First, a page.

Rowena Loverance introduces a new twelve-part series in which she writes about images of Christ
If you live within reach of London, you have less than a month to hotfoot it round to the British Museum, and, in their ‘South Africa: The art of a nation’ exhibition, see one of the most surprising religious images of the late twentieth century.
Christ Playing Football is a monumental woodcarving by Jackson Hlungwani, a Tsonga manual worker turned preacher, visionary and healer, who took up woodcarving in his thirties in response to a direct personal experience of Christ. Suffering from a recurrent ulcer on his leg, he had determined on suicide, but before he could do so, he says Jesus appeared to him and told him that he would be healed and that he must give his life to serving God. Hlungwani spent the next thirty years constructing his New Jerusalem: on a hilltop long held sacred by the Venda, neighbours of the Tsonga, he constructed a rocky pilgrimage route leading up to stone platforms covered with his wooden sculptures, which he called Altar to Christ and Altar to God.
Perhaps the most remarkable part of the story is that Hlungwani’s own wound did not heal, yet offering healing to others remained at the centre of his religious practice. He died in 2010 and his New Jerusalem has been dismantled, but South Africa has embraced his personal synthesis of Tsonga and Christian religious beliefs; his works are on permanent display in museums in Johannesburg.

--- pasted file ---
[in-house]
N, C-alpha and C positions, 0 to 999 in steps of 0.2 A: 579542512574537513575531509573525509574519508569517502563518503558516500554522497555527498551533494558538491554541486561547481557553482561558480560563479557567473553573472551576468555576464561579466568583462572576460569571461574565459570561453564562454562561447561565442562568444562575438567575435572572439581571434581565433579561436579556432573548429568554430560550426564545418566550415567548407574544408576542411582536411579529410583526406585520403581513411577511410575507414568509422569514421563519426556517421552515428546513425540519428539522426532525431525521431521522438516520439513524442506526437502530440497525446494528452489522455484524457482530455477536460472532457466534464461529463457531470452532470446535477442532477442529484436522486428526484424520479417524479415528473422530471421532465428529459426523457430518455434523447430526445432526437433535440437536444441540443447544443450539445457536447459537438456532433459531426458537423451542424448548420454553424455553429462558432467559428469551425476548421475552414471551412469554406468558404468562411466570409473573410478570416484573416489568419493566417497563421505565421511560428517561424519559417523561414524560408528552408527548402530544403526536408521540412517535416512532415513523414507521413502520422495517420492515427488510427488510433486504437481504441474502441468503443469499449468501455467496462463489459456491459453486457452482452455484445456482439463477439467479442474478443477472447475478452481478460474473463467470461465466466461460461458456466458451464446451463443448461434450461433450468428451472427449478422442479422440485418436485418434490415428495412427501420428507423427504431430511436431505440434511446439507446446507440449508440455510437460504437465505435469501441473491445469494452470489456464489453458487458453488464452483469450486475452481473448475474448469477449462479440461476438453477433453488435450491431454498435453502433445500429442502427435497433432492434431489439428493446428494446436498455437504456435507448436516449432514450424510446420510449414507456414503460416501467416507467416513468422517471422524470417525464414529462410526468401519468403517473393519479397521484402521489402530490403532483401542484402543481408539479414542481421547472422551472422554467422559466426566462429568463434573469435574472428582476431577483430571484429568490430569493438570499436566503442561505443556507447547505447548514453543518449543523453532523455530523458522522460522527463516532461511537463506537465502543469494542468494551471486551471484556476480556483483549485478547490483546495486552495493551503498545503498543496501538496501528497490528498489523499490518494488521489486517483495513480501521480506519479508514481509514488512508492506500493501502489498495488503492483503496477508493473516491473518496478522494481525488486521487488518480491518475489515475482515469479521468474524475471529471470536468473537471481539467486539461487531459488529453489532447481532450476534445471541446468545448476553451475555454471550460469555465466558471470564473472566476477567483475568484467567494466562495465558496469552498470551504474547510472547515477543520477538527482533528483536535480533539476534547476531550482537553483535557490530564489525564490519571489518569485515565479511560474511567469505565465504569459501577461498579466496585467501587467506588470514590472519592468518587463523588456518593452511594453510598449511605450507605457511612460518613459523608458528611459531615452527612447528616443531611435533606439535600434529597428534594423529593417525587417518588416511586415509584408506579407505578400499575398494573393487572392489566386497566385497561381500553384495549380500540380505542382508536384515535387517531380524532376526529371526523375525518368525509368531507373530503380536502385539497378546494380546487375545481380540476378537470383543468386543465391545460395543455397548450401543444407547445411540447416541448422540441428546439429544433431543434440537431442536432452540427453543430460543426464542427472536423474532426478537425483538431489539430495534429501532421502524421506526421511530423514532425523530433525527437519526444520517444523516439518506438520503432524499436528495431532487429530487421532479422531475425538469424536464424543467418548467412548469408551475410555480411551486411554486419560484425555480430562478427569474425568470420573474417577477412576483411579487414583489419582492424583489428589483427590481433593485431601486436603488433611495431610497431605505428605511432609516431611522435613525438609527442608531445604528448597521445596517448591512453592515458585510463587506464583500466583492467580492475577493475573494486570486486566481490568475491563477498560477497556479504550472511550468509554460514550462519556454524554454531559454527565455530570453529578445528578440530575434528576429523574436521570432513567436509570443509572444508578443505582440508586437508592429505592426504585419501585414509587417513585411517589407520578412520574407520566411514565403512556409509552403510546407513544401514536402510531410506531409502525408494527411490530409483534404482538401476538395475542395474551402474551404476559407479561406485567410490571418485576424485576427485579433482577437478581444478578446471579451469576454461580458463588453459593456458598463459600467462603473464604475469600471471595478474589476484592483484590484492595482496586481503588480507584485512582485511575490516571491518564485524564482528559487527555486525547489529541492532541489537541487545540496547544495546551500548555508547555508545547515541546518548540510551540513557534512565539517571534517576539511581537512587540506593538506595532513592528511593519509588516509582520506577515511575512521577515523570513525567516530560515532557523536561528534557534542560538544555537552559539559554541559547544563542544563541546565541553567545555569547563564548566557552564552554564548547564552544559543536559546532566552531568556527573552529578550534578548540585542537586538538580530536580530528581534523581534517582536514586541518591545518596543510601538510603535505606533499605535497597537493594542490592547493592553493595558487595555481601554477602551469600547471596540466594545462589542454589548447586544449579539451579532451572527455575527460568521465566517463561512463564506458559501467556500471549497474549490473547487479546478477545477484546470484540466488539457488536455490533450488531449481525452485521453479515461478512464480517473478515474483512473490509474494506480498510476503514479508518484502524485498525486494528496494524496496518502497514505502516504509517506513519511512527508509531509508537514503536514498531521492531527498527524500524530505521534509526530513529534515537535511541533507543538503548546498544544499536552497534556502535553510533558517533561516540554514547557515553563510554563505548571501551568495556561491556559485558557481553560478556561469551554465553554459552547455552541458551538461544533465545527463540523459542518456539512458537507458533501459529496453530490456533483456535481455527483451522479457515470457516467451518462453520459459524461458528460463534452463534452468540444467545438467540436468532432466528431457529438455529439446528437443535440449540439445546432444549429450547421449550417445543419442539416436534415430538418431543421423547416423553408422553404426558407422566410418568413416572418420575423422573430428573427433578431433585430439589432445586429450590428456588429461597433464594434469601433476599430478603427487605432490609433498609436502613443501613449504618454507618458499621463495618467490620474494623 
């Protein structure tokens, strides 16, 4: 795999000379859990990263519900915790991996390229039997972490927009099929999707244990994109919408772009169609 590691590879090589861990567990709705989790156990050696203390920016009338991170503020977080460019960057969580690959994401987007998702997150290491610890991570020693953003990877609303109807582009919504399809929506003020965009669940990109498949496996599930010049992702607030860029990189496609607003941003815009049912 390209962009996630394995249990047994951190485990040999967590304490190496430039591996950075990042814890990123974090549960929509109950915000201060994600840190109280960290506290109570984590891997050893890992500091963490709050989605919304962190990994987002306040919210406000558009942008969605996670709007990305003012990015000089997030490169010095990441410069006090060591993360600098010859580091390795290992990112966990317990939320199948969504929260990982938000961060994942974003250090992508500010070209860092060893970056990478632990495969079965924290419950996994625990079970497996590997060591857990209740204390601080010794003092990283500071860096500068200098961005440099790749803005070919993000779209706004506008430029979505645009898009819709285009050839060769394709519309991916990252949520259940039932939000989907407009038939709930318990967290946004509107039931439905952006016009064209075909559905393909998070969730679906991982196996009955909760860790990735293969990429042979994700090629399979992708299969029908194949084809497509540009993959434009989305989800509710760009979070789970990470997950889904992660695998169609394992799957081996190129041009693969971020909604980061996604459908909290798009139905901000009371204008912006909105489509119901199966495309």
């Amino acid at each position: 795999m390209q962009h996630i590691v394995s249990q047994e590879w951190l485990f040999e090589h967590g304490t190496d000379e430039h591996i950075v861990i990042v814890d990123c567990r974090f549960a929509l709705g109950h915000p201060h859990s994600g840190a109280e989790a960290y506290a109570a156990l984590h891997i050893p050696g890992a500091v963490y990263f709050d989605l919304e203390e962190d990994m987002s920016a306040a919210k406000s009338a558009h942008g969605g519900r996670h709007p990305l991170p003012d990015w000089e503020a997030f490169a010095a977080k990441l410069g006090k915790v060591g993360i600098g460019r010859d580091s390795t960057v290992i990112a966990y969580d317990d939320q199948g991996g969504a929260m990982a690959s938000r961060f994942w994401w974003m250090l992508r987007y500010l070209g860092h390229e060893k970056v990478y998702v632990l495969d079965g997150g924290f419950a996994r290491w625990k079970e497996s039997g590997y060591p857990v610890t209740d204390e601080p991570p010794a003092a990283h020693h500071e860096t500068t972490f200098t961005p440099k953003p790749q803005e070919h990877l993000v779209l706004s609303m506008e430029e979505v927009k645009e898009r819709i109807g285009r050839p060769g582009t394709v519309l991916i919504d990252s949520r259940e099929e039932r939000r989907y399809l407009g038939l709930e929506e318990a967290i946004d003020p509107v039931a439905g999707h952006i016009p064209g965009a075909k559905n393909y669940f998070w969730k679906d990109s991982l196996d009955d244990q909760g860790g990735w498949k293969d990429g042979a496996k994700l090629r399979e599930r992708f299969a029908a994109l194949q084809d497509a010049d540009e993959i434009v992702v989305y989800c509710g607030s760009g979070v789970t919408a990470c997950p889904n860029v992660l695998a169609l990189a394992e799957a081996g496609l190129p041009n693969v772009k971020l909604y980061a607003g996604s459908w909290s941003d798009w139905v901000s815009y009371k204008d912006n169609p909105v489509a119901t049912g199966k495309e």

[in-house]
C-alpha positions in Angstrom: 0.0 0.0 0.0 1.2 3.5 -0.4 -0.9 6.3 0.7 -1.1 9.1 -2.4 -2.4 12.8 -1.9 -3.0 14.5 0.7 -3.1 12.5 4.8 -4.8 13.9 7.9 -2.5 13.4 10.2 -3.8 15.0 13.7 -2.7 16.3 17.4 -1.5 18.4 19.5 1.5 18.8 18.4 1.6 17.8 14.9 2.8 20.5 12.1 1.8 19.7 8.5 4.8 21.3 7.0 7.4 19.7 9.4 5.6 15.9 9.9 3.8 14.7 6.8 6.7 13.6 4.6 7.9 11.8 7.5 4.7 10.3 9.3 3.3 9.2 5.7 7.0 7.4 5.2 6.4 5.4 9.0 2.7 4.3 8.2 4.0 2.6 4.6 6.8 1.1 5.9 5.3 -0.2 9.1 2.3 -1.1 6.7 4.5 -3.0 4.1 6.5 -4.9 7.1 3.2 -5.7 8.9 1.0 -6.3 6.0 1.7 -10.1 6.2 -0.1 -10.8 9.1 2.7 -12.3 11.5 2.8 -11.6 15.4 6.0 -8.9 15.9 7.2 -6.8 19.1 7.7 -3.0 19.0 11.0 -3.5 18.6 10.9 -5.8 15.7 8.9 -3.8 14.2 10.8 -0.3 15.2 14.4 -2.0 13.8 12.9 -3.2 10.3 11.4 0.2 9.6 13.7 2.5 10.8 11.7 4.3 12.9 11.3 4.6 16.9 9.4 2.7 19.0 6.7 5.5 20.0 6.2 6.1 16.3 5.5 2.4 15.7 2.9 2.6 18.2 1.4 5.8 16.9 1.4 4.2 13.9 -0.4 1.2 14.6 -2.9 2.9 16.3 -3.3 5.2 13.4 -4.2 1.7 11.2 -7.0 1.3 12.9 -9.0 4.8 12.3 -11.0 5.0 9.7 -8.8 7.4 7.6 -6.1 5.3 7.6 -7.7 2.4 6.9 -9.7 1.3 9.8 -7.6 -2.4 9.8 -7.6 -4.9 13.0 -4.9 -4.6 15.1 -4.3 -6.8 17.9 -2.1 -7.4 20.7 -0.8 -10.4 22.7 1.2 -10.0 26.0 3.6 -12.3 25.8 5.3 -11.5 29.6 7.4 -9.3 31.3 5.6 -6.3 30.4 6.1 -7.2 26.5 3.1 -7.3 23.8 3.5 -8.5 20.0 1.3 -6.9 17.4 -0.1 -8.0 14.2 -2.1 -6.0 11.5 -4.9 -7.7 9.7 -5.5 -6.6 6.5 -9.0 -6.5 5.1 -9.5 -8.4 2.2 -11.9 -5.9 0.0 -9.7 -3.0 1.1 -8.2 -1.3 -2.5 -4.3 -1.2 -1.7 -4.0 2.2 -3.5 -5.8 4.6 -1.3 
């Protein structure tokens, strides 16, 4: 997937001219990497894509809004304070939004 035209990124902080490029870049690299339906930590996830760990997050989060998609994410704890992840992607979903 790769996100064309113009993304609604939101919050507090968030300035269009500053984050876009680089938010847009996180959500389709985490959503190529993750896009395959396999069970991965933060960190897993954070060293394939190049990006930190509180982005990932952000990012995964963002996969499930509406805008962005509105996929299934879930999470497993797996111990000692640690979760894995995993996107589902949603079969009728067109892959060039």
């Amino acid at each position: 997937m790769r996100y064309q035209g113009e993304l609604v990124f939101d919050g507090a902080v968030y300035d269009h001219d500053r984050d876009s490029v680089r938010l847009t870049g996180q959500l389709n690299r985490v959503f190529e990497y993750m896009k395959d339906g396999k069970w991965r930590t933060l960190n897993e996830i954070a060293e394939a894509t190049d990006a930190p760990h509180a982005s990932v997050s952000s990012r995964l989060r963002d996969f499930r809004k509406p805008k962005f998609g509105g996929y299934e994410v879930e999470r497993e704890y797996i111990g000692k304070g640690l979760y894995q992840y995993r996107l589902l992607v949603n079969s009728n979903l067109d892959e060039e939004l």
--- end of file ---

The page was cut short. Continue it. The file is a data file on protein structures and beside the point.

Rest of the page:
His Christ Playing Football is not an altogether easy work. Jesus’ body is hunched and he is looking down, concentrating on the ball. To see his face, the viewer has to bend, and then look up. It is easier to look at the ball. Cradled between his feet, it reminded me of the handheld hazelnut in Julian of Norwich’s vision, ‘as round as any ball’, which, as she came to see, has its being because it is kept in the love of God.
Like many Friends, I have been following the two-year programme of reading Quaker faith & practice, enjoying the experience of finding old favourites and being challenged by passages that had spoken to others but which I had overlooked up till now.
Looking at Christ Playing Football, I wondered if there was an artistic equivalent, which some of us who read and write for the Friend might usefully engage in during the next year. I don’t think there are yet enough Quaker artworks to carry us through – for reasons that we’ve discussed before in these pages, the relationship between Quakers and art is still not entirely smooth. But in all those countless works of art about Jesus that have been made in the last millennium and more, are there a few – both familiar and unfamiliar – which we might usefully explore together?
And the reason? Because part of being a Quaker is to be in a relationship with those who founded our Religious Society, with George Fox and Margaret Fell, James Nayler and William Penn, and what inspired them was Jesus Christ. We know what Fox said: ‘There is one, even Christ Jesus, that can speak to thy condition’. We know what Nayler said: ‘…which Christ I witness, suffering in me now’.
But what can we say? Maybe art can help us…
All images in the series will be made available in colour on the Friend website: www.thefriend.org
The first article in the series is: ‘Christ in the House of Martha and Mary’
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